Sweet, delicious and crunchy rosettes for carnival, for holidays and for every other day
Carnival rosettes. To make these crispy and delicious cookies, we need a special rosette mold. I remember this mold from my childhood, but unfortunately I couldn't find it in my family home. It got lost somewhere and I forgot about the cookies. However, when I saw this miracle at the flea market, the memories came back and I came back... to the house with the mold.
I checked, you can also buy such molds online, in various shapes. The rosettes from my mold look like winter snowflakes, they will be perfect for the holidays. These cookies during the carnival and Fat Thursday will also be perfect, because they are delicious, crunchy and sweet.
200 g flour type 500 or fine flour
250 ml of milk (I made my cake with 200 ml of water and 50 ml of natural yogurt)
10g of sugar
pinch of salt
15 ml of rum or other alcohol - optional
powdered sugar for sprinkling
Crack eggs into a bowl, add flour, milk (or like me: water and yogurt), sugar, salt and possibly rum. Mix the ingredients until you get a smooth dough, put it in the fridge for about 30 minutes or more. The dough for rosettes should be a little thicker than for pancakes.
Pour the oil into a heavy-bottomed pan. I only have one mold, so I fry the rosettes one by one. Thus, I do not need a large pot or more oil. I pour it to about 5 cm of the height of the pot.
Oil We heat the oil to a temperature of about 180°C. If you don't have a thermometer, there's an easy way to check if the oil is ready for frying. Dip a wooden stick into the bottom of the pot for a moment. It can be a skewer stick or a bamboo sushi stick. When small bubbles appear near the stick, the oil is ready for frying.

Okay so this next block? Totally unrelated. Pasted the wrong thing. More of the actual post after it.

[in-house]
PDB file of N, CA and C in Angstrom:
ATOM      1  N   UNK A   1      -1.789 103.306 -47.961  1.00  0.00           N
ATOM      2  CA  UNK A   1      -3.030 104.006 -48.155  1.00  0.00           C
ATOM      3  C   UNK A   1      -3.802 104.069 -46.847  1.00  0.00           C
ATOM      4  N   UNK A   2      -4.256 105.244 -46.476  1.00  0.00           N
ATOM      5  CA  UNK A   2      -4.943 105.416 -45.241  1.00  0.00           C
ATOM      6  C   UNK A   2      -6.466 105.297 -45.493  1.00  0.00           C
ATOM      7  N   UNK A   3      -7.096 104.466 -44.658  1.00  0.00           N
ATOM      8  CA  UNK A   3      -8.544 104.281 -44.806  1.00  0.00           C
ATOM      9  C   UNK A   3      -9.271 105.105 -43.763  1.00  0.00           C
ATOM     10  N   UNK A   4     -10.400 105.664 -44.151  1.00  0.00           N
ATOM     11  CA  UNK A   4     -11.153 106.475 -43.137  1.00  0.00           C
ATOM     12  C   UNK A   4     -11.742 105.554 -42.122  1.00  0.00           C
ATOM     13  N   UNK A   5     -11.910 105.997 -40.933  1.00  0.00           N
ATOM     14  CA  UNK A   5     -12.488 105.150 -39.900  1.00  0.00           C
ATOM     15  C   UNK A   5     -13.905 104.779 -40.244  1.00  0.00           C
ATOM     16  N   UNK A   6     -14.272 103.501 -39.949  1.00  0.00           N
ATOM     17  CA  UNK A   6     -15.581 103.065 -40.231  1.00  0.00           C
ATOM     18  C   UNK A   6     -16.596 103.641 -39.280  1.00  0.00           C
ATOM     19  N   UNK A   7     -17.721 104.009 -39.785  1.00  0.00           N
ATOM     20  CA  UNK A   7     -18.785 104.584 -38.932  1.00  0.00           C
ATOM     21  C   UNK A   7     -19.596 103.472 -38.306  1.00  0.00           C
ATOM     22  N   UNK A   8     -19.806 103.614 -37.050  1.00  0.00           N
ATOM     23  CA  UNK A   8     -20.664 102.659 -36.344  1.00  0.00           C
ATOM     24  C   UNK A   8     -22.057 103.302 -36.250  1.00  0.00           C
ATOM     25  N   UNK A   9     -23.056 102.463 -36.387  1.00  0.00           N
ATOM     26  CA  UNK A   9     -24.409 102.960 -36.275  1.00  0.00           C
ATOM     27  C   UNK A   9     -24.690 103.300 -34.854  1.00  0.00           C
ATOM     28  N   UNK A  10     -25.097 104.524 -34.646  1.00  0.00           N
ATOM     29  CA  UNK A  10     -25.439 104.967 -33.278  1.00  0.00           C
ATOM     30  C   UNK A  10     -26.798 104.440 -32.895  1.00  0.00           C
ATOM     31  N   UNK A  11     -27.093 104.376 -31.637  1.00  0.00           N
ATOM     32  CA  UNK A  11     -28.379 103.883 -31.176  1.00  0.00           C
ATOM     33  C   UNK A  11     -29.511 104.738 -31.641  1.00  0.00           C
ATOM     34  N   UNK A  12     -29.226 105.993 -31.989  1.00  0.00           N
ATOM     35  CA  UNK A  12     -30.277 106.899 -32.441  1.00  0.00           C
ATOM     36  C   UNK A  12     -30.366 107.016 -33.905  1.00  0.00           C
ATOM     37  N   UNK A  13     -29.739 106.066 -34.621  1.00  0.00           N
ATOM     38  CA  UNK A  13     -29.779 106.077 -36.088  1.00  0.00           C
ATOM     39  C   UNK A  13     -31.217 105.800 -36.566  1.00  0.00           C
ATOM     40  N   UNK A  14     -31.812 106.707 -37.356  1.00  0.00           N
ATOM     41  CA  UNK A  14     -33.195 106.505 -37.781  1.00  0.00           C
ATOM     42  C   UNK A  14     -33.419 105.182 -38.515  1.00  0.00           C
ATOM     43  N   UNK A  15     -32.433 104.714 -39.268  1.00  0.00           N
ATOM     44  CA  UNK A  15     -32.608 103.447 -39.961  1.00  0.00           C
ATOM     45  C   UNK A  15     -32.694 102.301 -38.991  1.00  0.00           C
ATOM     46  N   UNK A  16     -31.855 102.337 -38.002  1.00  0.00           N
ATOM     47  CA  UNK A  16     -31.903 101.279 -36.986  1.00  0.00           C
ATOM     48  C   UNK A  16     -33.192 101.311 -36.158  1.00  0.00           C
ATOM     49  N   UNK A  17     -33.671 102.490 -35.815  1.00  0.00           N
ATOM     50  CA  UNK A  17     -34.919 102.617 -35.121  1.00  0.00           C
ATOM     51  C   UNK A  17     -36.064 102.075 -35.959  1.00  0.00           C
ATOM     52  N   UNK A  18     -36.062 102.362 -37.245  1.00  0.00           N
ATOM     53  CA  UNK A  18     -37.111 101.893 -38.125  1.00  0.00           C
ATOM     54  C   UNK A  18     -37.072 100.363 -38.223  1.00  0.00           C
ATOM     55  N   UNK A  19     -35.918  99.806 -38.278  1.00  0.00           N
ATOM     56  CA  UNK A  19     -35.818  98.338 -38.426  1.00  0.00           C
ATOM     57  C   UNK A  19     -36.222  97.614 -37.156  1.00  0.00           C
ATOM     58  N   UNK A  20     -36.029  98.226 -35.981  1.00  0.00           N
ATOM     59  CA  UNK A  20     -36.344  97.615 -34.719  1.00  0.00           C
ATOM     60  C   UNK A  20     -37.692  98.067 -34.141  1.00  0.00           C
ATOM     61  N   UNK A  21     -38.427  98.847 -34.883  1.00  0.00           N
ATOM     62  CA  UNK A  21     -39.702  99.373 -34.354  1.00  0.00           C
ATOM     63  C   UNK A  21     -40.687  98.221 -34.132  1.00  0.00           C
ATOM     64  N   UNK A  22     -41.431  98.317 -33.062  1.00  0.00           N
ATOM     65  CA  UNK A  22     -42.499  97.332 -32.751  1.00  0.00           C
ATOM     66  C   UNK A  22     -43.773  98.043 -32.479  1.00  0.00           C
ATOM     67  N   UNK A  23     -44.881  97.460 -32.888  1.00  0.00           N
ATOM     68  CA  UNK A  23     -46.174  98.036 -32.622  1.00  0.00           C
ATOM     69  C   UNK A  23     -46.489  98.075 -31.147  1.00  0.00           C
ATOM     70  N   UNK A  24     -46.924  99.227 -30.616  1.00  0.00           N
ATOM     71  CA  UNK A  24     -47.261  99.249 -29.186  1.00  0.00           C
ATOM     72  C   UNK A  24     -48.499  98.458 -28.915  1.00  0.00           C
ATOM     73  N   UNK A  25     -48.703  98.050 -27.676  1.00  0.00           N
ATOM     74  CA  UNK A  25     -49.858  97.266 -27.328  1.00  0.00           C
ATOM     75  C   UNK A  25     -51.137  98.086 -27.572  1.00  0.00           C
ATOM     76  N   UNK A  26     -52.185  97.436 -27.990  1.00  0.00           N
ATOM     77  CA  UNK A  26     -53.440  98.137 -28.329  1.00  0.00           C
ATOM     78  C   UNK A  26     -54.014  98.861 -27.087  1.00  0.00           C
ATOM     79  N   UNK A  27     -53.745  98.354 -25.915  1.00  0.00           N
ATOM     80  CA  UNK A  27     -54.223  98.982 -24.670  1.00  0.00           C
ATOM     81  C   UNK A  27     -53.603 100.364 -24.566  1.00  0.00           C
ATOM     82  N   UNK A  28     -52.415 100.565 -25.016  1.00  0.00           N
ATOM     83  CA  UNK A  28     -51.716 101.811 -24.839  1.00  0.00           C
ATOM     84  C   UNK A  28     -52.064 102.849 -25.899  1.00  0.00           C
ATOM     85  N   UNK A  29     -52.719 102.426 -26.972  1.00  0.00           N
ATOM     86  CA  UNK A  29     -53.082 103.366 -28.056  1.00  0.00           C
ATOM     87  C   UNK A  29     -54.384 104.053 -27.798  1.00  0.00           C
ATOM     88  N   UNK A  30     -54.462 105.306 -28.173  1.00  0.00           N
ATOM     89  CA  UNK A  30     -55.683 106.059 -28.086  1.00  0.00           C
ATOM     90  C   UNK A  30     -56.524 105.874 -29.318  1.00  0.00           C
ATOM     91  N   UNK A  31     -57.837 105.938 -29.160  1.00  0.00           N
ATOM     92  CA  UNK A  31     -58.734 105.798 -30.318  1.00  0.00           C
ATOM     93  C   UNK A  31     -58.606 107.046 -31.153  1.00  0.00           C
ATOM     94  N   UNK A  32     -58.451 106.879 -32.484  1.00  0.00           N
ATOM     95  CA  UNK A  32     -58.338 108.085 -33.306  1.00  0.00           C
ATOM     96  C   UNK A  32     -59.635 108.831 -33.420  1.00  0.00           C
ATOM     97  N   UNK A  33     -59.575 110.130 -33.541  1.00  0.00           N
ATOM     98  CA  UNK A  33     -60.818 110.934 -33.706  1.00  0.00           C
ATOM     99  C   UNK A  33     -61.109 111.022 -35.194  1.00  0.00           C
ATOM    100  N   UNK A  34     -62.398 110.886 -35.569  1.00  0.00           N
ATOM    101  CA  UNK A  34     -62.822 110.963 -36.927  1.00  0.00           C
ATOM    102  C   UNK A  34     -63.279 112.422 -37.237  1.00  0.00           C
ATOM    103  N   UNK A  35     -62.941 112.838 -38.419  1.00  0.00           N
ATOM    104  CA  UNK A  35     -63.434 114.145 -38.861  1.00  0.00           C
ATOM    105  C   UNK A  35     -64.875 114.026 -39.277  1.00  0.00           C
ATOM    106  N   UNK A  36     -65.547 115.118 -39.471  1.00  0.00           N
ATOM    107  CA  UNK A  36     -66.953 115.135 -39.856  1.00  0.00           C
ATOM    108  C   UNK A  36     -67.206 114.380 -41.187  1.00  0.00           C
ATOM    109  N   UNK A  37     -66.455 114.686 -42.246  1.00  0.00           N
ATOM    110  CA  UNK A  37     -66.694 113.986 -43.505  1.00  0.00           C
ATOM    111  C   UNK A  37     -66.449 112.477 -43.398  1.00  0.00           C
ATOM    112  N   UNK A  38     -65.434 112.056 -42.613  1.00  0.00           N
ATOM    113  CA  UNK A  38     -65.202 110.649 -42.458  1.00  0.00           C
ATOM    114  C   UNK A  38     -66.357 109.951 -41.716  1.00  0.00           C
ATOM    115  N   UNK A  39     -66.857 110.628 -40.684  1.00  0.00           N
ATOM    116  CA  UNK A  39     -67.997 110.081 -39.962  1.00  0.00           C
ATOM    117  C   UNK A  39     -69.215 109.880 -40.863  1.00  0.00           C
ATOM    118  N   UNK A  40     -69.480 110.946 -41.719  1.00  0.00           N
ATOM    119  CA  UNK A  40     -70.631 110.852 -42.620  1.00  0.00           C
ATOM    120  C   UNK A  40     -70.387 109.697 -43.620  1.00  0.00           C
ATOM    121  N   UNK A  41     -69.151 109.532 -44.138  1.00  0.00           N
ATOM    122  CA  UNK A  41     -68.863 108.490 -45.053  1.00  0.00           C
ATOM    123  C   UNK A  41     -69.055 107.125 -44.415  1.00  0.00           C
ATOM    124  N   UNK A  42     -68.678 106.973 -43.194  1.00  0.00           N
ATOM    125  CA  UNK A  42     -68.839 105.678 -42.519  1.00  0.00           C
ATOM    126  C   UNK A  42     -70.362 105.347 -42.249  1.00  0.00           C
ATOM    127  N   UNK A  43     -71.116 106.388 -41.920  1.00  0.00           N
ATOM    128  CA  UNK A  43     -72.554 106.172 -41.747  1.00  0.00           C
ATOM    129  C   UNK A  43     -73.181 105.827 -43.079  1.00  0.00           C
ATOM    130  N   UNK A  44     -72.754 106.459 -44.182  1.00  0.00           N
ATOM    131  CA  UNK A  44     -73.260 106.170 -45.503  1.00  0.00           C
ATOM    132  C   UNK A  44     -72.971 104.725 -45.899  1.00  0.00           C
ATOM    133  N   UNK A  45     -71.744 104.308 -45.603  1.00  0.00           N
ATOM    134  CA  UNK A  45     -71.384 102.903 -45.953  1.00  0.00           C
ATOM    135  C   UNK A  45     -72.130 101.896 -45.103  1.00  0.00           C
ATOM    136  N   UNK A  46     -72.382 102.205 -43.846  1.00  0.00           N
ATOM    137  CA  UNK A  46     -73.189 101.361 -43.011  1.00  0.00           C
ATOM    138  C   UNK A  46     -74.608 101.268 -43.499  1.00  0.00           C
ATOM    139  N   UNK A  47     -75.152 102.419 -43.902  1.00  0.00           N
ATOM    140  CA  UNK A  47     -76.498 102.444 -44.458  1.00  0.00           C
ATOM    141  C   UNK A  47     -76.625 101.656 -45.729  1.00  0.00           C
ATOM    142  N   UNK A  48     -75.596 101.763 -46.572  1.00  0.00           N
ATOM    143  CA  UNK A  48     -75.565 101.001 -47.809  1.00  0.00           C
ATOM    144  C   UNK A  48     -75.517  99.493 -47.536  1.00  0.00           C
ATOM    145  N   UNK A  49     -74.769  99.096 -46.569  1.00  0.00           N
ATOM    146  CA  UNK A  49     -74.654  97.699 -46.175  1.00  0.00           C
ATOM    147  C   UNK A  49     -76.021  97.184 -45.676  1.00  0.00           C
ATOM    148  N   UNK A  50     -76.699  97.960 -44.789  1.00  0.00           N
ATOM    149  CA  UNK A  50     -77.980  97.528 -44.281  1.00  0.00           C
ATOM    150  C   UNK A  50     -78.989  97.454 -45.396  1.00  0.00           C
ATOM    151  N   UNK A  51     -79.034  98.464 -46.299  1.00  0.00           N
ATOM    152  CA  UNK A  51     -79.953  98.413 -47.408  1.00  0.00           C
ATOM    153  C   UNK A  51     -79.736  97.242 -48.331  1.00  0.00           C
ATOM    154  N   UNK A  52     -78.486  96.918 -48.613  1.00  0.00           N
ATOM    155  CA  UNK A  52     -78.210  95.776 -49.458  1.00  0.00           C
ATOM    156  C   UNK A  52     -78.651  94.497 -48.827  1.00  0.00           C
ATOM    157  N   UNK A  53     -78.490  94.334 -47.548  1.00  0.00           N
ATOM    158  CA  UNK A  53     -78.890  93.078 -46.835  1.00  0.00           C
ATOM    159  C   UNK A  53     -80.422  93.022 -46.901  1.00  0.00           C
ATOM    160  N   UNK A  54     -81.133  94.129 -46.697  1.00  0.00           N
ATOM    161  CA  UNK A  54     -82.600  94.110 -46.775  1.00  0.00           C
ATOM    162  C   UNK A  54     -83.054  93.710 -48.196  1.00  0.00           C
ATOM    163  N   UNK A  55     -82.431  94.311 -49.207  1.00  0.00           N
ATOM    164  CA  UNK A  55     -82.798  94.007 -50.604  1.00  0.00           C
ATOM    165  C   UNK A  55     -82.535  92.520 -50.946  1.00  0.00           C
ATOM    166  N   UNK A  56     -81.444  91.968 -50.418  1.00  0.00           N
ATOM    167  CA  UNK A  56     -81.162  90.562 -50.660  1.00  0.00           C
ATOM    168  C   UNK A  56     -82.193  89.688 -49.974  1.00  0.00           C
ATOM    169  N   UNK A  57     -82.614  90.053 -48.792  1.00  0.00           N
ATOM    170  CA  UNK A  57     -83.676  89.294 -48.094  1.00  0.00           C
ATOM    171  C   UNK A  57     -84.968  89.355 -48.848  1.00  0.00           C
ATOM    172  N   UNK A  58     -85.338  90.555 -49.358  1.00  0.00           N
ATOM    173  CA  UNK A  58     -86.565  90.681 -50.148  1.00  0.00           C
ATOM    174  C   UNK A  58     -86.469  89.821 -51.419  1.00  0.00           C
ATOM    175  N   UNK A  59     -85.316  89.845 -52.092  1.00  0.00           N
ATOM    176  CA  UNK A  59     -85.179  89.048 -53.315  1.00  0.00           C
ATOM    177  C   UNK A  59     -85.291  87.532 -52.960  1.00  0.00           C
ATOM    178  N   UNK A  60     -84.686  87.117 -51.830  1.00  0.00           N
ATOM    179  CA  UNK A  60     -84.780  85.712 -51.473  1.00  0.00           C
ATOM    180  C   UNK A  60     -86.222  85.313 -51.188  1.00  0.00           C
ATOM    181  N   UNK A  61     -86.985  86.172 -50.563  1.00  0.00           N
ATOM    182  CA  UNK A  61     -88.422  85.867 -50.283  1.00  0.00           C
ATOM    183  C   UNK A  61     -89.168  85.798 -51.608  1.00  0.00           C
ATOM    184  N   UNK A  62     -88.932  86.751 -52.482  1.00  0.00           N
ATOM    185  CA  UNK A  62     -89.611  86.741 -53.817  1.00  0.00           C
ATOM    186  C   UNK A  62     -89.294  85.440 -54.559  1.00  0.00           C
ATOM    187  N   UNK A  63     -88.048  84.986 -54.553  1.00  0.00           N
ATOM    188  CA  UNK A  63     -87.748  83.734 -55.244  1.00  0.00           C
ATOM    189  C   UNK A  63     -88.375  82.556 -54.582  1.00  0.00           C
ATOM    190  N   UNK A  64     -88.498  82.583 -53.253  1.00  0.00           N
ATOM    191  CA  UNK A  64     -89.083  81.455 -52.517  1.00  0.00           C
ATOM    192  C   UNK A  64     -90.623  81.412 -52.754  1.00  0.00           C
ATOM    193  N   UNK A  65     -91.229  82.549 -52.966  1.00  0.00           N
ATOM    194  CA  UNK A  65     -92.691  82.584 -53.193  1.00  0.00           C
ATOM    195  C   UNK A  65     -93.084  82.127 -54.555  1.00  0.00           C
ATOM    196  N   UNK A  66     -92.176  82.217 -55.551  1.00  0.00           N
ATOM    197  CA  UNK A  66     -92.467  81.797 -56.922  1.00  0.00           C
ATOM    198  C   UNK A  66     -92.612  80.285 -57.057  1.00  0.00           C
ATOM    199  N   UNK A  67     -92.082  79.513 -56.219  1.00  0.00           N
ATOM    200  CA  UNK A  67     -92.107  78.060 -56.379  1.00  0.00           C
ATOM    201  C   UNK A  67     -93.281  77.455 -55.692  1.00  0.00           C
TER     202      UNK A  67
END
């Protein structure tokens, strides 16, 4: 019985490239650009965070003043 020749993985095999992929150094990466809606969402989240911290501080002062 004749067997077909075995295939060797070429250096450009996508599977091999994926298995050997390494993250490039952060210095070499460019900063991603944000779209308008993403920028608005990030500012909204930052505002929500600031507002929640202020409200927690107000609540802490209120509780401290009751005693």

When the oil temperature reaches 180°C, we start frying the rosettes. The dough should be cold, so we take the dough out of the fridge just before frying and mix it thoroughly.
Heat the mold before dipping it in the dough in a pot with oil for about 10 - 15 seconds (a little longer the first time). Take it out, drain the oil for a second on a paper towel and immerse the mold in the dough up to 3/4 of the mold's height - do not immerse the whole mold! This is very important, because if we dip the entire mold in the batter, we will not tear it off during frying her cakes. When the hot mold touches the dough, we will hear the characteristic sizzle, then we transfer it to the hot oil.
The dough will start to fry and rise. When it takes on a golden color, it will either peel off from the mold by itself, or you need to help it with a wooden stick. Turn over for a moment to the other side, and leave the mold in the pot to heat up again for a while. Remove the rosette from the oil and put it on a paper towel to drain off the fat.
We repeat all the steps until we fry the whole dough. It's a bit of fun with it, so it's worth getting a second rosette mould, preferably with a different pattern.
When the rosettes cool down, sprinkle them with powdered sugar.